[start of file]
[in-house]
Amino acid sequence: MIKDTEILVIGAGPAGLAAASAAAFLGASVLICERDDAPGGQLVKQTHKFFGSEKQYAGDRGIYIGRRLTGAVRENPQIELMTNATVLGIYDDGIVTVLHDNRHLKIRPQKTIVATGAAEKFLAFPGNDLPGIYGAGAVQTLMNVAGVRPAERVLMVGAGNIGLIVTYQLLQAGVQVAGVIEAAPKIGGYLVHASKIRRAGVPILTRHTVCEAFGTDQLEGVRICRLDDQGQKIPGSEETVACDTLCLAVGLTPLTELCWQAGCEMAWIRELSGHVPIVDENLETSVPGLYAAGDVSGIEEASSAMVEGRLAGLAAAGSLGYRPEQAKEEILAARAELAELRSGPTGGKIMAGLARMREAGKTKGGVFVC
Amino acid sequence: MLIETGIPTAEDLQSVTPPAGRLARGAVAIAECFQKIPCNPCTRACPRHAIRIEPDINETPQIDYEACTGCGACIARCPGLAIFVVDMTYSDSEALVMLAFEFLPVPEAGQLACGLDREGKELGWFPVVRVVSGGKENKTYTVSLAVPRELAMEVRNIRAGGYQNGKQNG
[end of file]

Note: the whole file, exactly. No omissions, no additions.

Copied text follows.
[in-house]
Amino acid sequence: MIKDTEILVIGAGPAGLAAASAAAFLGASVLICERDDAPGGQLVKQTHKFFGSEKQYAGDRGIYIGRRLTGAVRENPQIELMTNATVLGIYDDGIVTVLHDNRHLKIRPQKTIVATGAAEKFLAFPGNDLPGIYGAGAVQTLMNVAGVRPAERVLMVGAGNIGLIVTYQLLQAGVQVAGVIEAAPKIGGYLVHASKIRRAGVPILTRHTVCEAFGTDQLEGVRICRLDDQGQKIPGSEETVACDTLCLAVGLTPLTELCWQAGCEMAWIRELSGHVPIVDENLETSVPGLYAAGDVSGIEEASSAMVEGRLAGLAAAGSLGYRPEQAKEEILAARAELAELRSGPTGGKIMAGLARMREAGKTKGGVFVC
Amino acid sequence: MLIETGIPTAEDLQSVTPPAGRLARGAVAIAECFQKIPCNPCTRACPRHAIRIEPDINETPQIDYEACTGCGACIARCPGLAIFVVDMTYSDSEALVMLAFEFLPVPEAGQLACGLDREGKELGWFPVVRVVSGGKENKTYTVSLAVPRELAMEVRNIRAGGYQNGKQNG